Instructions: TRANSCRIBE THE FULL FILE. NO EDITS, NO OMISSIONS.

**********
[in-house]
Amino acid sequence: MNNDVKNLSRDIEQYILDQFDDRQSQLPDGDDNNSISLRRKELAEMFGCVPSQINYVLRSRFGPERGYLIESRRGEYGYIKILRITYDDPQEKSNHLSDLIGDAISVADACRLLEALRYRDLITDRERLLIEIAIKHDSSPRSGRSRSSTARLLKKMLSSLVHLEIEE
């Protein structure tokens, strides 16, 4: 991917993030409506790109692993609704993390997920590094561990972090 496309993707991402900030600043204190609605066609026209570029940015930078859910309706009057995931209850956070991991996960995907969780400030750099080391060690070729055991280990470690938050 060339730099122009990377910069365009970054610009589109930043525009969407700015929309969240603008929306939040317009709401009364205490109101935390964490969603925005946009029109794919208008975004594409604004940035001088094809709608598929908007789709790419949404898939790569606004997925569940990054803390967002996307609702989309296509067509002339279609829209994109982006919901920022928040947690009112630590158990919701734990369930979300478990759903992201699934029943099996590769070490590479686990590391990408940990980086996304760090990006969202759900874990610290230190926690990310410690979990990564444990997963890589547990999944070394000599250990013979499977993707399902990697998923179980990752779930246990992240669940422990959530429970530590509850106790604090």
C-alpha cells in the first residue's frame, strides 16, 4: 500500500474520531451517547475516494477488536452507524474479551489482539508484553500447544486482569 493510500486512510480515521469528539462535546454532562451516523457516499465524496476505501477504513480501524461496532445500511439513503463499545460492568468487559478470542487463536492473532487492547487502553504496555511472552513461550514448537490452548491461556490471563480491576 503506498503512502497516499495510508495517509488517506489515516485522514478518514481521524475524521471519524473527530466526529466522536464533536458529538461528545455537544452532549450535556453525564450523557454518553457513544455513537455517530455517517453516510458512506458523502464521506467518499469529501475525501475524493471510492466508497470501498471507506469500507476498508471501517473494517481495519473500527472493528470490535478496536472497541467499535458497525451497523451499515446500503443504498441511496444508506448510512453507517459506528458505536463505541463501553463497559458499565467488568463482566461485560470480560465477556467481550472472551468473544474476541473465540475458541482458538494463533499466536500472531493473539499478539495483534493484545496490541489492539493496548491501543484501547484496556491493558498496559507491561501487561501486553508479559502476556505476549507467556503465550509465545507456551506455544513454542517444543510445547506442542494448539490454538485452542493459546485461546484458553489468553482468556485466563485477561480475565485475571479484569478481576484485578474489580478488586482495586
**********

[in-house]
Amino acid sequence: MNNDVKNLSRDIEQYILDQFDDRQSQLPDGDDNNSISLRRKELAEMFGCVPSQINYVLRSRFGPERGYLIESRRGEYGYIKILRITYDDPQEKSNHLSDLIGDAISVADACRLLEALRYRDLITDRERLLIEIAIKHDSSPRSGRSRSSTARLLKKMLSSLVHLEIEE
């Protein structure tokens, strides 16, 4: 991917993030409506790109692993609704993390997920590094561990972090 496309993707991402900030600043204190609605066609026209570029940015930078859910309706009057995931209850956070991991996960995907969780400030750099080391060690070729055991280990470690938050 060339730099122009990377910069365009970054610009589109930043525009969407700015929309969240603008929306939040317009709401009364205490109101935390964490969603925005946009029109794919208008975004594409604004940035001088094809709608598929908007789709790419949404898939790569606004997925569940990054803390967002996307609702989309296509067509002339279609829209994109982006919901920022928040947690009112630590158990919701734990369930979300478990759903992201699934029943099996590769070490590479686990590391990408940990980086996304760090990006969202759900874990610290230190926690990310410690979990990564444990997963890589547990999944070394000599250990013979499977993707399902990697998923179980990752779930246990992240669940422990959530429970530590509850106790604090």
C-alpha cells in the first residue's frame, strides 16, 4: 500500500474520531451517547475516494477488536452507524474479551489482539508484553500447544486482569 493510500486512510480515521469528539462535546454532562451516523457516499465524496476505501477504513480501524461496532445500511439513503463499545460492568468487559478470542487463536492473532487492547487502553504496555511472552513461550514448537490452548491461556490471563480491576 503506498503512502497516499495510508495517509488517506489515516485522514478518514481521524475524521471519524473527530466526529466522536464533536458529538461528545455537544452532549450535556453525564450523557454518553457513544455513537455517530455517517453516510458512506458523502464521506467518499469529501475525501475524493471510492466508497470501498471507506469500507476498508471501517473494517481495519473500527472493528470490535478496536472497541467499535458497525451497523451499515446500503443504498441511496444508506448510512453507517459506528458505536463505541463501553463497559458499565467488568463482566461485560470480560465477556467481550472472551468473544474476541473465540475458541482458538494463533499466536500472531493473539499478539495483534493484545496490541489492539493496548491501543484501547484496556491493558498496559507491561501487561501486553508479559502476556505476549507467556503465550509465545507456551506455544513454542517444543510445547506442542494448539490454538485452542493459546485461546484458553489468553482468556485466563485477561480475565485475571479484569478481576484485578474489580478488586482495586